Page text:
Bloodborne is a whole new game brought to you by the creators of Demon’s and Dark Souls. The Souls games had a very specific mythos and style, one of which has garnered a whole bunch of fans. Bloodborne seeks to find that delicate balance between remaining true to existing fans while still adding in some cool new things that might just attract new players to the games.
Bloodborne is based on three key themes: exploration of the unknown, truly perilous combat and unique online concept. During my session about the game, we delved into a bit more depth when it comes to combat.
Demons Souls changed the genre by making difficult games popular again. However, it’s not just a matter of making games harder and harder – at a certain point the game will become impossible. Instead, there’s a new mechanic that has been added to the game: the Regain System. This is designed to add a new strategy to combat.
When the player is hit in battle, a certain amount of health is lost. However, that is not lost forever. If the player manages to rally and release attacks on the enemy, that health can be regained. This becomes a delicate balancing act: do you go in to try to get your health back and maybe get hit again, taking further losses, or do you bide your time, accept the loss and prepare for a valiant return to victory?
Miyazaki is too much of a genius to just call this a regenerating health bar, though. Instead, he sees the red bar as a gauge of the character’s power of will. As you lose it, you’re actually plunging into despair to the point of death. However, as long as you’re alive, you can regain hope.
The new game out of From Software has also separated out the healing item from the rest of the inventory. This opens things up for unique strategies using items – douse an enemy in oil before throwing a Molotov cocktail, or throw a pebble at one monster to lure it away from a group and make it easier to take out. It’s quite a nice innovation and will freshen up the inventory tactics that we usually see in these games.
Items and weapons are varied in this game. Most weapons can transform, changing their usage, damage, range and speed depending on the form. Thanks to the addition of firearms, there isn’t as much blocking in this game. Offense can be the best form of defence as players are forced to kill or be killed. Some weapons are even made to be intentionally difficult – shorter range, longer reload times – all just to give players a challenge and ensure that YouTube will be filled with bragging videos showing off how some players cleared entire areas with the most difficult possible weapon types.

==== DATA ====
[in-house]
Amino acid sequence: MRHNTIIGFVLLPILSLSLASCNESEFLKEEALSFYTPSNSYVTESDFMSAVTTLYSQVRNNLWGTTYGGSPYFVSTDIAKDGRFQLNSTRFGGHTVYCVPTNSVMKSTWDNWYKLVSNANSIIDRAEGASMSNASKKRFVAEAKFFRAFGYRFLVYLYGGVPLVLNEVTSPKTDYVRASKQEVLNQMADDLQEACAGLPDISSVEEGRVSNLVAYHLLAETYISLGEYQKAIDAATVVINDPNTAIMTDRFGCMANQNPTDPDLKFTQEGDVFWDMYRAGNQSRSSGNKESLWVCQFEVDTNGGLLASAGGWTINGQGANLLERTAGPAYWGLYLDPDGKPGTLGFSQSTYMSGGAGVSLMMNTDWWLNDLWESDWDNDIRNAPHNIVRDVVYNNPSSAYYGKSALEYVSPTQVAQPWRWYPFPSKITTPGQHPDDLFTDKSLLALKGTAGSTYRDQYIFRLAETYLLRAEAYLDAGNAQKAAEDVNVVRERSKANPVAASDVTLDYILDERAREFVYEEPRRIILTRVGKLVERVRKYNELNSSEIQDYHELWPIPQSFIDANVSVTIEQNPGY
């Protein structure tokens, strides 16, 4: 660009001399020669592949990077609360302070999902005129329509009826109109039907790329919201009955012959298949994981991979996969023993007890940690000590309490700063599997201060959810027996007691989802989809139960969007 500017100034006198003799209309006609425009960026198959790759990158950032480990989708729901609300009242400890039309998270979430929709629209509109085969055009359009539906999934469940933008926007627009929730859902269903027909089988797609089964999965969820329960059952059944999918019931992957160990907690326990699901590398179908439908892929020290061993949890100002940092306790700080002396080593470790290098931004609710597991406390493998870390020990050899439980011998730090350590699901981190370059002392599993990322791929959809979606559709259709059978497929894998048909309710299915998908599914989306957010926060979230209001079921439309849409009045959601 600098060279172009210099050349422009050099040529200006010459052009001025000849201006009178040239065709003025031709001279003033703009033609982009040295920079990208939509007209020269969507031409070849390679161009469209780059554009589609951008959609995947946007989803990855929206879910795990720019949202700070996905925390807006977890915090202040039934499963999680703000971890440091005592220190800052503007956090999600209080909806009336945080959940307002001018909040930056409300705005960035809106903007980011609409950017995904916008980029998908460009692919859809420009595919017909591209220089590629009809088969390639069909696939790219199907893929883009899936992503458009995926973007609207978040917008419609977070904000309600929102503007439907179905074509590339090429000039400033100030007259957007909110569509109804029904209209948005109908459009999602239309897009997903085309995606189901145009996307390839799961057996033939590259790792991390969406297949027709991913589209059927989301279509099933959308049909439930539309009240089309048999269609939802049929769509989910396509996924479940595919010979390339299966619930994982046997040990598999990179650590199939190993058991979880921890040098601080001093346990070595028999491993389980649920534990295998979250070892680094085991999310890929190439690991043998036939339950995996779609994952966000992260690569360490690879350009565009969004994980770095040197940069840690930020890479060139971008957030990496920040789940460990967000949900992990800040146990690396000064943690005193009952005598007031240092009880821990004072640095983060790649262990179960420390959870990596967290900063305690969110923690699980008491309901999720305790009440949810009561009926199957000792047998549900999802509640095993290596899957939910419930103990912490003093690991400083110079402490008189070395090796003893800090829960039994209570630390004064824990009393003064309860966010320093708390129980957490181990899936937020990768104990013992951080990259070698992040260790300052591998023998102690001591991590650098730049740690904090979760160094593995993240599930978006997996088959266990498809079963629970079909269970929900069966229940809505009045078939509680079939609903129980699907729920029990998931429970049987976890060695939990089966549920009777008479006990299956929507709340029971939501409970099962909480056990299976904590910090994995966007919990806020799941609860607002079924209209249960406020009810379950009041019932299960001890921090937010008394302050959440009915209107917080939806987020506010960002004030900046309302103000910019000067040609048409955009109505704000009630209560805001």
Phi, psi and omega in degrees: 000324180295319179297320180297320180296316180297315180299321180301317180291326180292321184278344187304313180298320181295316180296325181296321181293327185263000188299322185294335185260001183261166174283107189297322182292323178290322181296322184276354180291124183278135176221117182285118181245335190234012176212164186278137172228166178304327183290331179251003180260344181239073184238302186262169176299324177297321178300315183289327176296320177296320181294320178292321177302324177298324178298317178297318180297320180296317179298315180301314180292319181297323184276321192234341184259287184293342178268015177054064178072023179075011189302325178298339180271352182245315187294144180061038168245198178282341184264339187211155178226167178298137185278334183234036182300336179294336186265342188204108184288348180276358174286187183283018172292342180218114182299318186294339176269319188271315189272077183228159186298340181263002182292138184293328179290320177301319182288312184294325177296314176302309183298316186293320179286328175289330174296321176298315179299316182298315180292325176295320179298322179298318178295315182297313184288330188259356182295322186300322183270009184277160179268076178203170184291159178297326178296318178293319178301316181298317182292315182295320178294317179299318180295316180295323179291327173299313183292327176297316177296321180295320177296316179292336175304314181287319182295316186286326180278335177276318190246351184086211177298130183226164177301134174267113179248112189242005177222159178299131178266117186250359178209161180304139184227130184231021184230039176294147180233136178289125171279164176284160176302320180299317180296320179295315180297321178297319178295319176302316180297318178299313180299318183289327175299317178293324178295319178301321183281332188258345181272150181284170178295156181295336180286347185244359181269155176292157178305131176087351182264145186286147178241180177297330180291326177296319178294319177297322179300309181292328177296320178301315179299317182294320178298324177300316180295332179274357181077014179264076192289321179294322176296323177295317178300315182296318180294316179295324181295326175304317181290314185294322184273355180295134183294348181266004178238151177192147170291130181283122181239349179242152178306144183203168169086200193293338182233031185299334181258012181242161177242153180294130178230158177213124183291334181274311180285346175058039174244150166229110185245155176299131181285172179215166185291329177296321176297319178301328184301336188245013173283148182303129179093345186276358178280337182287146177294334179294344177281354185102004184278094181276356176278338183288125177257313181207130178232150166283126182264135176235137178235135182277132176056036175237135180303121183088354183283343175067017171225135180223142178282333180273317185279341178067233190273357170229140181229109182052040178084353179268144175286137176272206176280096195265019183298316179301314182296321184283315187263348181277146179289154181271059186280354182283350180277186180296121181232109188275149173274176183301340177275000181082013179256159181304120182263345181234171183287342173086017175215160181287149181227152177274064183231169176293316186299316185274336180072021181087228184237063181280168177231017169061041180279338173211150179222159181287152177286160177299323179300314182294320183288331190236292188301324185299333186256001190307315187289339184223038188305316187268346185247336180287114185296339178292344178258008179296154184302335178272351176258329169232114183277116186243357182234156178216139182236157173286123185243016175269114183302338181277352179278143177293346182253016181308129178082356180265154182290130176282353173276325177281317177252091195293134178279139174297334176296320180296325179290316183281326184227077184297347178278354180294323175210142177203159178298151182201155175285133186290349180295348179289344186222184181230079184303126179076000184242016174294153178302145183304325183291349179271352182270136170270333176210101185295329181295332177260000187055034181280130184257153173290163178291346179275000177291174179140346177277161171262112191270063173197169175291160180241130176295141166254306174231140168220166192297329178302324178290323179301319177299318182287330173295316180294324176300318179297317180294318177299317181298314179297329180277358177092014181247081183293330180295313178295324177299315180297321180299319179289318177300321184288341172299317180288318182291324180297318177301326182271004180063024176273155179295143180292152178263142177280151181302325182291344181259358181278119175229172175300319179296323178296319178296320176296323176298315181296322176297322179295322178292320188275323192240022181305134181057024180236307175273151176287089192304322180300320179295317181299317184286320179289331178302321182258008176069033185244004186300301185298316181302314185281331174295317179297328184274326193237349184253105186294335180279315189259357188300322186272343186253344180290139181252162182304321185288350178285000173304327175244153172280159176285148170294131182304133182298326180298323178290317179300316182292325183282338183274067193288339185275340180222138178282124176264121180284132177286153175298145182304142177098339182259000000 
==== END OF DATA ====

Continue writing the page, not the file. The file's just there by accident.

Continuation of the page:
Built using an all new engine, the game is also designed to evoke some different feelings from players and represent an all new time-period. Unlike the fantasy approach of the Souls games, Bloodborne uses some 19th century elements. It blends these with Gothic and Victorian vibes, perhaps including in some classic Eastern European designs.
While they were adamant about stressing that the game isn’t based on any particular town or country, it’s nice to know that these aspects will be prevalent in the game. Also, as you progress through the game, the enemies and environments become more dark and twisted, ensuring that players are tense throughout the experience.
The game is looking rather gorgeous, but I get the sense it is still a long way off. Don’t get too amped for this game just yet – you might be waiting for a good many months.
Last Updated: August 14, 2014